Would I be correct in assuming that there are other statements in the access-list 165?

If we had followed up this question we would have gotten to the need for a more general permit statement.

HTH

Rick

Hall of Fame Super Gold

Re: ACL

I also note that the 2 lines that we have been discussing:

! return packet for we telnet out

access-list 165 permit any eq telnet 218.x.x.16 0.0.0.15

! allow inboubd telnet service

access-list 165 permit any host 218.x.x.90 eq telnet

are more specific references but are actually redundant when the third line is put into the access list. If you removed those 2 lines from the access list and left only permit ip any 218.x.x.x 0.0.0.255 then everything would work just the same.

HTH

Rick

Hall of Fame Super Gold

Re: ACL

I am still not clear whether there are any other statements in the access list. If there is not any statement that denies anything and you are going to permit all IP traffic from any source to any address in network 218.x.x then why is there any access list here at all since that would be the behavior with no access list?

I find that it is helpful before configuring an access list to form a clear statement of the expected behavior - what is to be permitted and what is to be denied. I find that this is very helpful in determining what statements to configure and in what order the statements should come. If we had formed such a statement (at least based on what we know so far) the statement would have been that the expected behavior is to permit traffic from any source to any address in 218.x.x. And in fact that behavior would be achieved with no access list at all.

If that is not really the expected behavior then you need to share some additional information about the environment and what the expected behavior is.

HTH

Rick

New Member

Re: ACL

yes, there are a lot of statments in this ACL. could I have your email addres so that we can send all to you for referenece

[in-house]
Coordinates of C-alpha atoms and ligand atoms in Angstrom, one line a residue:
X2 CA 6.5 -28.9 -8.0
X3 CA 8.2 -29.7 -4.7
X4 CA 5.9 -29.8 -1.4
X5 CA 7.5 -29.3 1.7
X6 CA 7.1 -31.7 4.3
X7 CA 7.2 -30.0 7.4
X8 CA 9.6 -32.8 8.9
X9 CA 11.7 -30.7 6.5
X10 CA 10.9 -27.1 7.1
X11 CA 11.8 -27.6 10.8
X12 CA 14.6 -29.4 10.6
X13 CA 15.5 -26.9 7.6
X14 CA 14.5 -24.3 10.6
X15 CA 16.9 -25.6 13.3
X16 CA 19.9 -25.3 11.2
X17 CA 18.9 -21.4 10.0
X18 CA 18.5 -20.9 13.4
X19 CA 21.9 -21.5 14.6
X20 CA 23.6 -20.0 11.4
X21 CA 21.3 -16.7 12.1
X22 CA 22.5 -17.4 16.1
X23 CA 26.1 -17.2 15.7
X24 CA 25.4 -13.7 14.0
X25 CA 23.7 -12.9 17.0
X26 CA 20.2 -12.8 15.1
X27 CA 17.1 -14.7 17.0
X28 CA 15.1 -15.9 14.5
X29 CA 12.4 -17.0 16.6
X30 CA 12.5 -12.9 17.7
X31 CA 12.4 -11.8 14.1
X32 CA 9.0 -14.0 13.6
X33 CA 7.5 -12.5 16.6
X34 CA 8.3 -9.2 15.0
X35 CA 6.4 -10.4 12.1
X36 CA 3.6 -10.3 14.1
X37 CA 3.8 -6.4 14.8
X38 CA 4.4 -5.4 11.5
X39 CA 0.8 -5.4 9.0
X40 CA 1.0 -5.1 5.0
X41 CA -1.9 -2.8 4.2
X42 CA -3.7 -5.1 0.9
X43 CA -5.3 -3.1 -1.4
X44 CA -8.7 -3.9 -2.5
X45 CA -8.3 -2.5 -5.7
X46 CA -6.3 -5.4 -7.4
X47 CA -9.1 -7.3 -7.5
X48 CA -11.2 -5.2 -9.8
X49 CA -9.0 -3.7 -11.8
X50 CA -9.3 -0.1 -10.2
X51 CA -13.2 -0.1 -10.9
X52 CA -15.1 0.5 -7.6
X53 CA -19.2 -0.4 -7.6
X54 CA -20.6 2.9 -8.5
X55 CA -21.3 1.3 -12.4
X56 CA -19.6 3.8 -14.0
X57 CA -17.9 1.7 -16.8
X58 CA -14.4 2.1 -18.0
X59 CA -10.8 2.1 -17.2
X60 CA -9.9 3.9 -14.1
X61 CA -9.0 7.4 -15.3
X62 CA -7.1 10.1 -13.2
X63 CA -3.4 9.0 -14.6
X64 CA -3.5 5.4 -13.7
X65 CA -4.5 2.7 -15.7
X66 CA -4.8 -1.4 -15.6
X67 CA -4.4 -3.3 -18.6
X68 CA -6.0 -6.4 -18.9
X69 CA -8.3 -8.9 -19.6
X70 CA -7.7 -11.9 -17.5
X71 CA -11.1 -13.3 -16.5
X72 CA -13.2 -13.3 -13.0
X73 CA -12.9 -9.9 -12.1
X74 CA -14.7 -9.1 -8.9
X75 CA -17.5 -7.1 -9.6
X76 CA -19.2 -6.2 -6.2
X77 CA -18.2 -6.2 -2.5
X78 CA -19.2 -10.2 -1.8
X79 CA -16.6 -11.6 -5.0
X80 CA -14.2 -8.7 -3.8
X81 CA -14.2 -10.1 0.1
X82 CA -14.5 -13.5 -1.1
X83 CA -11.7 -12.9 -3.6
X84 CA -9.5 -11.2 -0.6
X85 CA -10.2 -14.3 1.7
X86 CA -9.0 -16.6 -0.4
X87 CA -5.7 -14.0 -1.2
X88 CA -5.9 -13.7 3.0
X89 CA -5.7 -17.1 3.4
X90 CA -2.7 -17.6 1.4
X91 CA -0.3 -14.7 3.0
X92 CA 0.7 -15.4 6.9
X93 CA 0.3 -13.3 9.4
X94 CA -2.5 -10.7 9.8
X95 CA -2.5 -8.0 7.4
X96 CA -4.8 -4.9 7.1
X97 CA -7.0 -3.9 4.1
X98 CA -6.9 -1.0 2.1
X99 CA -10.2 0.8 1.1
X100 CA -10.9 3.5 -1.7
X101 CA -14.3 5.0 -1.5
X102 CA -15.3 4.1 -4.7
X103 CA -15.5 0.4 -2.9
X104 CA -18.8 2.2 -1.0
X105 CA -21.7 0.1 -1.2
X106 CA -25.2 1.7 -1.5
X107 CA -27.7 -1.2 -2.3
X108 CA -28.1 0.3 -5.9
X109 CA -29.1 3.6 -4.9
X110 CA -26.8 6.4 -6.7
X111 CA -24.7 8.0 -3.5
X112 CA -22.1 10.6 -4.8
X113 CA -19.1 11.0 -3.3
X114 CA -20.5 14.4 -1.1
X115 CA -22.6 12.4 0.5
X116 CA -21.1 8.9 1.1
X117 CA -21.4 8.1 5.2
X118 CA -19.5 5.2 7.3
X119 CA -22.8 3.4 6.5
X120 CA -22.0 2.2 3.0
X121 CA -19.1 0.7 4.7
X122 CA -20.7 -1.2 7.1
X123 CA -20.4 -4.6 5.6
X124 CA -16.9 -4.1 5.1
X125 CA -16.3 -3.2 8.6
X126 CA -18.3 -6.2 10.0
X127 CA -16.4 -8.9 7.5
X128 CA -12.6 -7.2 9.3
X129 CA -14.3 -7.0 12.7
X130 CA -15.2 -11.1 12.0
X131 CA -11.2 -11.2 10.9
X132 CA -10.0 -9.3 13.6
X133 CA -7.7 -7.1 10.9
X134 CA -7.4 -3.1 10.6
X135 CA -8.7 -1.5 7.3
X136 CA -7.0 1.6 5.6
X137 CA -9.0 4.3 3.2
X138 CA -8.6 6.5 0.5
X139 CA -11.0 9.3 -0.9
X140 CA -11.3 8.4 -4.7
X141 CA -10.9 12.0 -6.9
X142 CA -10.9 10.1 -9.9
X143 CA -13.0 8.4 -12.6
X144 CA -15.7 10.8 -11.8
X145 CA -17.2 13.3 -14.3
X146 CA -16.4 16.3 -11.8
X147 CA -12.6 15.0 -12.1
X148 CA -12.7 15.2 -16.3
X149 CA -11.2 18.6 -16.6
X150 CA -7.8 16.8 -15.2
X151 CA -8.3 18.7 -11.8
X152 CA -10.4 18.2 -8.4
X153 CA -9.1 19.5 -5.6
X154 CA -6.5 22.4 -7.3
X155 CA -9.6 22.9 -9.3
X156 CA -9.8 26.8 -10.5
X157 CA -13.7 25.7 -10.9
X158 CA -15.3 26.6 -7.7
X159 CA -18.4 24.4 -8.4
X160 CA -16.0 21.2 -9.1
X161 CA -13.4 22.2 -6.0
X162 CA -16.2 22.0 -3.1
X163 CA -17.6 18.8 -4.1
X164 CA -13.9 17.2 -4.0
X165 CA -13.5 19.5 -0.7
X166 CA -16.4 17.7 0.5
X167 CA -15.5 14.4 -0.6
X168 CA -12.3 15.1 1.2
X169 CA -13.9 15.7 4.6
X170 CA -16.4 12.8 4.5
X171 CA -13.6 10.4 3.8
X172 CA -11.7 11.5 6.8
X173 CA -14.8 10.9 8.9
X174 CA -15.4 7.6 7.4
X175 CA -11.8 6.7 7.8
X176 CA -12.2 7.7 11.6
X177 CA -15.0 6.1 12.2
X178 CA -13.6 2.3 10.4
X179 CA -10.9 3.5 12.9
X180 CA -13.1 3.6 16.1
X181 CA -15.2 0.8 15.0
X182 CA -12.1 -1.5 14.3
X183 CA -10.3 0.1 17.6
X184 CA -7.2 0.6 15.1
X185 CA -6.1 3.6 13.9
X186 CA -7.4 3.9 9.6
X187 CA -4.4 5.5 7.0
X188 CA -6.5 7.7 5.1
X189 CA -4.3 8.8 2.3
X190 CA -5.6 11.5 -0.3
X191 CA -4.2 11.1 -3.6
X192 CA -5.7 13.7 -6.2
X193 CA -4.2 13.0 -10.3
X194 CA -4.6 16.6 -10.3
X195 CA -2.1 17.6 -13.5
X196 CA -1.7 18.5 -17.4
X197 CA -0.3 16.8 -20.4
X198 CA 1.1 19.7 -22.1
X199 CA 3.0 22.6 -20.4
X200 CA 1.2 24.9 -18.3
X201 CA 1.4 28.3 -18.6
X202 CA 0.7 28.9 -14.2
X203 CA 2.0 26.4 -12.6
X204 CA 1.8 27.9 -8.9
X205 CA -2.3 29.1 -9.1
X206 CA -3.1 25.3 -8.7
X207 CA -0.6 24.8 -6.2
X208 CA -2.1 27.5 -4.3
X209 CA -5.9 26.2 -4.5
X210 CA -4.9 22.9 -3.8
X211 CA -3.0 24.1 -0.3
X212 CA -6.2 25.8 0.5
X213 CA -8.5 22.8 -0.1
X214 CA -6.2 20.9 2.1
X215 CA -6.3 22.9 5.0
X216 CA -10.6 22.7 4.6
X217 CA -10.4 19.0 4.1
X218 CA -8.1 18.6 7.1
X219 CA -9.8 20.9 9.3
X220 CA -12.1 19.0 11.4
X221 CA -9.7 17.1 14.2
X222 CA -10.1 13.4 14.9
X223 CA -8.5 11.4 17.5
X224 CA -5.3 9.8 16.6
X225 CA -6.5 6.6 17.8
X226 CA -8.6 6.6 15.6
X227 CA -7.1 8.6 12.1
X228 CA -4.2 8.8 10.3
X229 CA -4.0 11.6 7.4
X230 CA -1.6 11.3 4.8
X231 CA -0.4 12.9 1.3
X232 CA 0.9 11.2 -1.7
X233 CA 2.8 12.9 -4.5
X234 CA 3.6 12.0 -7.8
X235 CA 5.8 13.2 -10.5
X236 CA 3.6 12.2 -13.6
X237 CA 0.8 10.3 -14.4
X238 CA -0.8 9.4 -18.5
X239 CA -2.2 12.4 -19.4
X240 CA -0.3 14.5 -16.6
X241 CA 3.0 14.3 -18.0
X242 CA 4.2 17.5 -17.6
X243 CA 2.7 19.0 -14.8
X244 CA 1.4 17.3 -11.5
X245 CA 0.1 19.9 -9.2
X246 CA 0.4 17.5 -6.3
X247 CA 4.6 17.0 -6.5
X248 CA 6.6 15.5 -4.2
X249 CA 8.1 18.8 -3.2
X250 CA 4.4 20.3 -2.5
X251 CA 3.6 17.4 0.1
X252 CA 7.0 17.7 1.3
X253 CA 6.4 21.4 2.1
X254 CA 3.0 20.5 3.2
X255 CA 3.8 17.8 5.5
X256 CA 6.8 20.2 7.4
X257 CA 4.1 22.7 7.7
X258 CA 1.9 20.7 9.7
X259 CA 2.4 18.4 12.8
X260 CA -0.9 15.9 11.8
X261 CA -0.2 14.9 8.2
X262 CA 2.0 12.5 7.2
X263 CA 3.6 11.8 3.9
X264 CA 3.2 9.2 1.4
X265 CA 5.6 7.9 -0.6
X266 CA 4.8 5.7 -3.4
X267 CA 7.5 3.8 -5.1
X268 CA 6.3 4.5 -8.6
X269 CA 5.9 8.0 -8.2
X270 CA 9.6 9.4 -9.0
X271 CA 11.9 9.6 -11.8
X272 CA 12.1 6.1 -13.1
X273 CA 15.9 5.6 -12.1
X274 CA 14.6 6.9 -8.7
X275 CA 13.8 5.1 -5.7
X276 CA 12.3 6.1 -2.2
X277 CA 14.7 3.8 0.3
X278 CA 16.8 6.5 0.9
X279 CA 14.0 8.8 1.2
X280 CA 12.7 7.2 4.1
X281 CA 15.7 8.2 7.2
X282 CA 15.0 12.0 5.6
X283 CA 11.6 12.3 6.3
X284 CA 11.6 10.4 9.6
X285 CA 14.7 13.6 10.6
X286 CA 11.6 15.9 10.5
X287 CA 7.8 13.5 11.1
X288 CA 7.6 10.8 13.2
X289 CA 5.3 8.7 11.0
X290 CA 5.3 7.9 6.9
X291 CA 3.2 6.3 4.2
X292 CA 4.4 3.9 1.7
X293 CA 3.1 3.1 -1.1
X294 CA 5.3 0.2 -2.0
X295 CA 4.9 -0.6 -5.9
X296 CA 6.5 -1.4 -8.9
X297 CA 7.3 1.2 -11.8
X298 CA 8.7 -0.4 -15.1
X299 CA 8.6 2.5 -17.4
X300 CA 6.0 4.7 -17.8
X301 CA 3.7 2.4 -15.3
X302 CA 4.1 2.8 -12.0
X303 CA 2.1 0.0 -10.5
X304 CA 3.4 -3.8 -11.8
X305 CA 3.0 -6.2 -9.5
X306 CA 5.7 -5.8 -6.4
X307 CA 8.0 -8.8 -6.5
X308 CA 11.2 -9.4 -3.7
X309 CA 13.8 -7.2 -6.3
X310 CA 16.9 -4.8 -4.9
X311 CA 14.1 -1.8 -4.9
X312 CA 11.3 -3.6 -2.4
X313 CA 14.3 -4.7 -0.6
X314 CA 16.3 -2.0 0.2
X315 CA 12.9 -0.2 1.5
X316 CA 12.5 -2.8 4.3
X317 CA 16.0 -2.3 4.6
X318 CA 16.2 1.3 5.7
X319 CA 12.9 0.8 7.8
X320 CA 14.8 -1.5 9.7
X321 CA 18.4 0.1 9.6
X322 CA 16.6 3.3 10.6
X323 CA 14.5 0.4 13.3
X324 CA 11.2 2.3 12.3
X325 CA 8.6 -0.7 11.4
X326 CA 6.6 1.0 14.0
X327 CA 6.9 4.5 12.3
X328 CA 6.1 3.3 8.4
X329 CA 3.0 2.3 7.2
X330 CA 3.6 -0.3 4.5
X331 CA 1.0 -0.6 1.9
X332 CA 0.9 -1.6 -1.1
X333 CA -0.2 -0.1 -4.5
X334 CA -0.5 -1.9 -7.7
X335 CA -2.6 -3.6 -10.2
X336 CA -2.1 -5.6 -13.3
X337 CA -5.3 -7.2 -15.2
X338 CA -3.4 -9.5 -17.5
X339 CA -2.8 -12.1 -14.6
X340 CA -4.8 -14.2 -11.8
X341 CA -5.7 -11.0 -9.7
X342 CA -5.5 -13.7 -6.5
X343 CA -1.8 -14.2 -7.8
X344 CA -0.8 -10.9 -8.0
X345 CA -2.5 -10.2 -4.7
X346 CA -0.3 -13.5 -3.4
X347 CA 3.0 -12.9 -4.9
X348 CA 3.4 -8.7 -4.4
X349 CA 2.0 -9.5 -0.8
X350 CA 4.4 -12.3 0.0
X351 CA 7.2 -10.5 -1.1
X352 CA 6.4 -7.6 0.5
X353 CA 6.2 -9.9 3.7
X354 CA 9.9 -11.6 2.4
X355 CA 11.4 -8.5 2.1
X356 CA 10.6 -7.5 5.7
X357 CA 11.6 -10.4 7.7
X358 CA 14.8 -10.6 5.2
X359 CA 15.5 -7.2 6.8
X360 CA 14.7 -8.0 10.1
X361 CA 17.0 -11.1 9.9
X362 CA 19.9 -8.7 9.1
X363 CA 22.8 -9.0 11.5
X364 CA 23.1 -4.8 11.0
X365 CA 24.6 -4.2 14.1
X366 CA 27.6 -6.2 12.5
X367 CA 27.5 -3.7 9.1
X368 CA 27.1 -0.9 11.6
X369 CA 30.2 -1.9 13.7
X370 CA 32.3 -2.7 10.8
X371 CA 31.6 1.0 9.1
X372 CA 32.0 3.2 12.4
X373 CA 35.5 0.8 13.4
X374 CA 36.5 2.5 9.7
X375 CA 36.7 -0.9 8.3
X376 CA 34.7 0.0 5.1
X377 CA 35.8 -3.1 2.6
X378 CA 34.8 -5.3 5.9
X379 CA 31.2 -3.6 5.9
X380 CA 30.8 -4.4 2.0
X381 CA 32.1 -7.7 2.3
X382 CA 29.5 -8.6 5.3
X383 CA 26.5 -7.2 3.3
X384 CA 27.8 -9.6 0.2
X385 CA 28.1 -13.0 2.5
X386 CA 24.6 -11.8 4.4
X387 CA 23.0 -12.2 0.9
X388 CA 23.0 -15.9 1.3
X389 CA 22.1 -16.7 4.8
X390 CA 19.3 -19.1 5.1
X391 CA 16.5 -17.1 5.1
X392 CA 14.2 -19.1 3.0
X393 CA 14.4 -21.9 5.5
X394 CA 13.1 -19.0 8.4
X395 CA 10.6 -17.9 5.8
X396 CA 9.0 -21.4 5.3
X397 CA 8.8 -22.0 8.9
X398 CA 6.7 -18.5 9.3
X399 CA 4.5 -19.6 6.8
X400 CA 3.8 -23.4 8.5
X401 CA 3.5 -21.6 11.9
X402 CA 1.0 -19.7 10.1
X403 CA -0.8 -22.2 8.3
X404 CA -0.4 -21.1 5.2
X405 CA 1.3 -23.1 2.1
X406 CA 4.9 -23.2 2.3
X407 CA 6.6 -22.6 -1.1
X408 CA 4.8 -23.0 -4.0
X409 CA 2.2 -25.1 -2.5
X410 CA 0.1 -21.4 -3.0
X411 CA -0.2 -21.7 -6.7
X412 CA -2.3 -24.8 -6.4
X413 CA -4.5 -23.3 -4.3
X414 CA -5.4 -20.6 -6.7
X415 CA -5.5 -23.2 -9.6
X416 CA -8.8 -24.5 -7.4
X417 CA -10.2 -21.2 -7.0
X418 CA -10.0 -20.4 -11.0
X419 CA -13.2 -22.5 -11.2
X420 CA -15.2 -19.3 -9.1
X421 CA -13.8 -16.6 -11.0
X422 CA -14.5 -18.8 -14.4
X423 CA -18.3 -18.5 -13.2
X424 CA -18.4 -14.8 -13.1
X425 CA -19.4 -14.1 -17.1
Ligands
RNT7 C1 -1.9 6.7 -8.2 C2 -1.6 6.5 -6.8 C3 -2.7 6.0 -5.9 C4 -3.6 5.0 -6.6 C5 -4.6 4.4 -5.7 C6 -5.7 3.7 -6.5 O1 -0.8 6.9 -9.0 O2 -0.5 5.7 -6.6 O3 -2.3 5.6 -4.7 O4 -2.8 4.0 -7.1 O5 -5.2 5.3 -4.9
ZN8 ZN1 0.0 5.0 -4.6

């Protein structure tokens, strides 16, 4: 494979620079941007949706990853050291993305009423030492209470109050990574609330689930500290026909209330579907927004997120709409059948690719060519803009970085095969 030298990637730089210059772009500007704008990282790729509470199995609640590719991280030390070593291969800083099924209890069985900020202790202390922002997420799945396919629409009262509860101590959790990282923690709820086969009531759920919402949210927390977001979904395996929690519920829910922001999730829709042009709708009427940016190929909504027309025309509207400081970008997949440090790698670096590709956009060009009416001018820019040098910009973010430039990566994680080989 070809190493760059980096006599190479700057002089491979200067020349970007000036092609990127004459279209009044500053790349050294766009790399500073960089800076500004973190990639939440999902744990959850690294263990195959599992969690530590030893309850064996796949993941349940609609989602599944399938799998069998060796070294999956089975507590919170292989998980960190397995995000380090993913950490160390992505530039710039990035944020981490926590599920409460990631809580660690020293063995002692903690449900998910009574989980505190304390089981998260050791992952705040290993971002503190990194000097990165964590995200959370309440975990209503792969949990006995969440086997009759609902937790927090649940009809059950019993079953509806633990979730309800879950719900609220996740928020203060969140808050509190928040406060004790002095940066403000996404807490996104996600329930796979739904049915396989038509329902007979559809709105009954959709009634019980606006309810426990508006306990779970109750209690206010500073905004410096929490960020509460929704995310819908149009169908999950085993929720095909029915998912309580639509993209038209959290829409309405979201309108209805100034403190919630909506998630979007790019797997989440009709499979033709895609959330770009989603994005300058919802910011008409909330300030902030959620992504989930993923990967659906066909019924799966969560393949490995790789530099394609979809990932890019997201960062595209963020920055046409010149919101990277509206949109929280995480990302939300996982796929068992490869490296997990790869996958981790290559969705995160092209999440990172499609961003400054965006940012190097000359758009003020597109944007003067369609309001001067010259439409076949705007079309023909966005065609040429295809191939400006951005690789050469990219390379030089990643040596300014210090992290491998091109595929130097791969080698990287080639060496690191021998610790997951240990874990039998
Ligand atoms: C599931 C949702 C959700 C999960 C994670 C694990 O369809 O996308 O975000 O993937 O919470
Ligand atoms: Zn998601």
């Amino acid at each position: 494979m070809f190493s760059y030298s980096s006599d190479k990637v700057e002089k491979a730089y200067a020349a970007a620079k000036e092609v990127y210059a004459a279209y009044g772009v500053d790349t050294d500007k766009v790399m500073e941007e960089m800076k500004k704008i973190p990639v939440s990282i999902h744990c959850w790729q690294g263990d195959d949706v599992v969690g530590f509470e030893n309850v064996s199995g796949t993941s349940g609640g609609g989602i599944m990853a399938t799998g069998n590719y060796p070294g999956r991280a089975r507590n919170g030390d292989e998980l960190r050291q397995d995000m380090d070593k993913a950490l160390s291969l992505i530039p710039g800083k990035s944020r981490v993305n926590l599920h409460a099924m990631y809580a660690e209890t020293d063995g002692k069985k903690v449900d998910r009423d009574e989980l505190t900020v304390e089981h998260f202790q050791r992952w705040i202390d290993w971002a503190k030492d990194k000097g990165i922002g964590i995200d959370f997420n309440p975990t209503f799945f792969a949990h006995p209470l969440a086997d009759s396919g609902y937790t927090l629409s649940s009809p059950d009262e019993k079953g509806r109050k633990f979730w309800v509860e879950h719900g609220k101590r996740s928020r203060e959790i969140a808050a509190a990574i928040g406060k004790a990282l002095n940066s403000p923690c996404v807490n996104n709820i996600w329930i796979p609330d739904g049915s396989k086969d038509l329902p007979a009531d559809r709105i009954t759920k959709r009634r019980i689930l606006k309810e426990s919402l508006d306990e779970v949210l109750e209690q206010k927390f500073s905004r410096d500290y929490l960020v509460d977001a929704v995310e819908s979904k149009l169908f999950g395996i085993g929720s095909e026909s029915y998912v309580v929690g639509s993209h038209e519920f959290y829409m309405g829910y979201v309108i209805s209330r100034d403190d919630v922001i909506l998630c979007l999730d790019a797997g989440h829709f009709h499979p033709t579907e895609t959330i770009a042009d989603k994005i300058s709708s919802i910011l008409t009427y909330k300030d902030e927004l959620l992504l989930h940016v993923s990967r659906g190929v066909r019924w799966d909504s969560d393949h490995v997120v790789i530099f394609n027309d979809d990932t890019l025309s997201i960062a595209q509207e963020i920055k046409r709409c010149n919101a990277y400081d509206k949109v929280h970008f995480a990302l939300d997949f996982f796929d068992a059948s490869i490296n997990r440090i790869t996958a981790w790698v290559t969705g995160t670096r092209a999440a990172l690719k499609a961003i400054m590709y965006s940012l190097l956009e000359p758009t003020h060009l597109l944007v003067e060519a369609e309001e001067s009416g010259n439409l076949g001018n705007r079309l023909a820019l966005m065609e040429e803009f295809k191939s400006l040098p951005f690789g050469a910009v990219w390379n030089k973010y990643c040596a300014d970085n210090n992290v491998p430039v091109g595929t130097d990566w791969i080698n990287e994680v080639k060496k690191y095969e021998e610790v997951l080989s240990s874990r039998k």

If the ACL is

access-list 165 permit any eq telnet 218.x.x.16 0.0.0.15

access-list 165 permit any host 218.x.x.90 eq telnet

access-list 165 permit ip any 218.x.x.16 0.0.0.15

access-list 165 permit ip any 218.x.x.90

does it allow telnet service only? another services (e.g. ssh, smtp..) will be denied by the ACL the last statment "deny any any". Is it right?

Actyually, we would like to allow telnet services only. other services to one particular server will be denied.

To make is simple, if we only allow the telnet in, it has one statement is following

access-list 165 permit any host 218.x.x.90 eq telnet

it is NOT necessary to put

access-list 165 permit ip any 218.x.x.90

is it right?

If so, we need to double check the ACL again. Anyway, thanks for your guidance.

Best regards

Hall of Fame Super Gold

Re: ACL

If you wish to send something through email to me, my email address is in my NetPro profile. Please note the comment in my profile that if you email something to me the subject line should indicate that is is related to NetPro. Otherwise my spam filter may not allow it through.

I am not sure that I understand well what you are asking in this post. if you have this line:

access-list 165 permit ip any 218.x.x.16 0.0.0.15

then it will permit any IP traffic to that range of destination addresses. This would include services such as ssh, smtp, etc. If you want to deny certain services you either need to have deny statements in the ACL for those services. Or you need to not have the general permit ip any .

I am also a bit confused about using 218.x.x.16 0.0.0.15 which you do in a couple of lines. This implies a subnet with 16 addresses. In other posts you have indicated that it really is a /24 and should be masked that way. Or if the 0.0.0.15 mask is what you really want then the address 218.x.x.90 is outside the address range.

Perhaps you can clarify this a bit?

HTH

Rick

New Member

Re: ACL

Hi,

I send you email with ful ACL. Thanks

Best regards